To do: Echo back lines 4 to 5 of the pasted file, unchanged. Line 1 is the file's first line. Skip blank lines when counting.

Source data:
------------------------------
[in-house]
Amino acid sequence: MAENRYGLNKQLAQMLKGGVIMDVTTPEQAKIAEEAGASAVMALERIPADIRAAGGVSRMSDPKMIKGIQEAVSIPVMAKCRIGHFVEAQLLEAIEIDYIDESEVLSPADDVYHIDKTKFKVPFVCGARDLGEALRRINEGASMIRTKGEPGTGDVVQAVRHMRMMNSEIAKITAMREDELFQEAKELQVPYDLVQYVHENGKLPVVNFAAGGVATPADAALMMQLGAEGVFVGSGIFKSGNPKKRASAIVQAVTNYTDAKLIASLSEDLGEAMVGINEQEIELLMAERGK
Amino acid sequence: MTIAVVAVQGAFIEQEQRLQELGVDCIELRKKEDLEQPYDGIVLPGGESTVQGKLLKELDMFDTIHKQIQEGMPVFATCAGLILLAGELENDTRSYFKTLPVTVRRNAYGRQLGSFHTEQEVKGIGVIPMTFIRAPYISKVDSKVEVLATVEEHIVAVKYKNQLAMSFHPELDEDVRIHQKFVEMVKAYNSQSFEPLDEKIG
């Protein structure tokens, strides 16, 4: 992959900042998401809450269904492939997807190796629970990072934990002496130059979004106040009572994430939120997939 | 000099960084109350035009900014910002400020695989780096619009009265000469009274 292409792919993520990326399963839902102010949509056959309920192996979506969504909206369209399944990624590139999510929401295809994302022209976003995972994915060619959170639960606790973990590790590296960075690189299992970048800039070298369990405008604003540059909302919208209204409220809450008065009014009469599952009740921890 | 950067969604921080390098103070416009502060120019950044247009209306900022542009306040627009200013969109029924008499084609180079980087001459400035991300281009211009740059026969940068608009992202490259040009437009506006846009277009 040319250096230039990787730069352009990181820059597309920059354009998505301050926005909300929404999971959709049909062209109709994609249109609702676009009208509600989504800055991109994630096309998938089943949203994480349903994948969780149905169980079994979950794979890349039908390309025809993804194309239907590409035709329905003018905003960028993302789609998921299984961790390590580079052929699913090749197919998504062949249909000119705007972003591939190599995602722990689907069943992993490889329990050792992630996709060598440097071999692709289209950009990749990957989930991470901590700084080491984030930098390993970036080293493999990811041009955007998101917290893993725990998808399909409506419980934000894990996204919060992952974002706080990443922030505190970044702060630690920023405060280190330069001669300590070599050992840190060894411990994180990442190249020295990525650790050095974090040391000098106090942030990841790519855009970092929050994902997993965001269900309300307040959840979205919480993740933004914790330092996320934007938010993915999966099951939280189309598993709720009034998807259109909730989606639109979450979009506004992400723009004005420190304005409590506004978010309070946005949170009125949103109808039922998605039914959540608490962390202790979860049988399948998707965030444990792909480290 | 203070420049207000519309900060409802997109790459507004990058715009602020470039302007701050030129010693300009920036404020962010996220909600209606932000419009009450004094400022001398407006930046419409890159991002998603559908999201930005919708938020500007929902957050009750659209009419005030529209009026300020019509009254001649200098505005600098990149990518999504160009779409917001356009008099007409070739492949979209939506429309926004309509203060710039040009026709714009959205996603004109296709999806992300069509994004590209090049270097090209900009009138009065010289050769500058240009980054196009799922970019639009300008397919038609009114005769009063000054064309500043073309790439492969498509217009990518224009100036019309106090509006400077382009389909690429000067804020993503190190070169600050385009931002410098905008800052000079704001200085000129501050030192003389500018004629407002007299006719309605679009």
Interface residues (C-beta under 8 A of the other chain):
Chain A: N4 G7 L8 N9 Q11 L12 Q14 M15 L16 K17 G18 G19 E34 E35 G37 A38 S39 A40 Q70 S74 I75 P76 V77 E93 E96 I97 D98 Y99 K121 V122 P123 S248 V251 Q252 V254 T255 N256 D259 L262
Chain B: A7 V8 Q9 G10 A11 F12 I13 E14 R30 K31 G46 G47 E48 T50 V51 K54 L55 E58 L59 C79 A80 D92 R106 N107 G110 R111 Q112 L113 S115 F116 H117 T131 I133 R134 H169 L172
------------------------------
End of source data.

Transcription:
């Protein structure tokens, strides 16, 4: 992959900042998401809450269904492939997807190796629970990072934990002496130059979004106040009572994430939120997939 | 000099960084109350035009900014910002400020695989780096619009009265000469009274 292409792919993520990326399963839902102010949509056959309920192996979506969504909206369209399944990624590139999510929401295809994302022209976003995972994915060619959170639960606790973990590790590296960075690189299992970048800039070298369990405008604003540059909302919208209204409220809450008065009014009469599952009740921890 | 950067969604921080390098103070416009502060120019950044247009209306900022542009306040627009200013969109029924008499084609180079980087001459400035991300281009211009740059026969940068608009992202490259040009437009506006846009277009 040319250096230039990787730069352009990181820059597309920059354009998505301050926005909300929404999971959709049909062209109709994609249109609702676009009208509600989504800055991109994630096309998938089943949203994480349903994948969780149905169980079994979950794979890349039908390309025809993804194309239907590409035709329905003018905003960028993302789609998921299984961790390590580079052929699913090749197919998504062949249909000119705007972003591939190599995602722990689907069943992993490889329990050792992630996709060598440097071999692709289209950009990749990957989930991470901590700084080491984030930098390993970036080293493999990811041009955007998101917290893993725990998808399909409506419980934000894990996204919060992952974002706080990443922030505190970044702060630690920023405060280190330069001669300590070599050992840190060894411990994180990442190249020295990525650790050095974090040391000098106090942030990841790519855009970092929050994902997993965001269900309300307040959840979205919480993740933004914790330092996320934007938010993915999966099951939280189309598993709720009034998807259109909730989606639109979450979009506004992400723009004005420190304005409590506004978010309070946005949170009125949103109808039922998605039914959540608490962390202790979860049988399948998707965030444990792909480290 | 203070420049207000519309900060409802997109790459507004990058715009602020470039302007701050030129010693300009920036404020962010996220909600209606932000419009009450004094400022001398407006930046419409890159991002998603559908999201930005919708938020500007929902957050009750659209009419005030529209009026300020019509009254001649200098505005600098990149990518999504160009779409917001356009008099007409070739492949979209939506429309926004309509203060710039040009026709714009959205996603004109296709999806992300069509994004590209090049270097090209900009009138009065010289050769500058240009980054196009799922970019639009300008397919038609009114005769009063000054064309500043073309790439492969498509217009990518224009100036019309106090509006400077382009389909690429000067804020993503190190070169600050385009931002410098905008800052000079704001200085000129501050030192003389500018004629407002007299006719309605679009």
Interface residues (C-beta under 8 A of the other chain):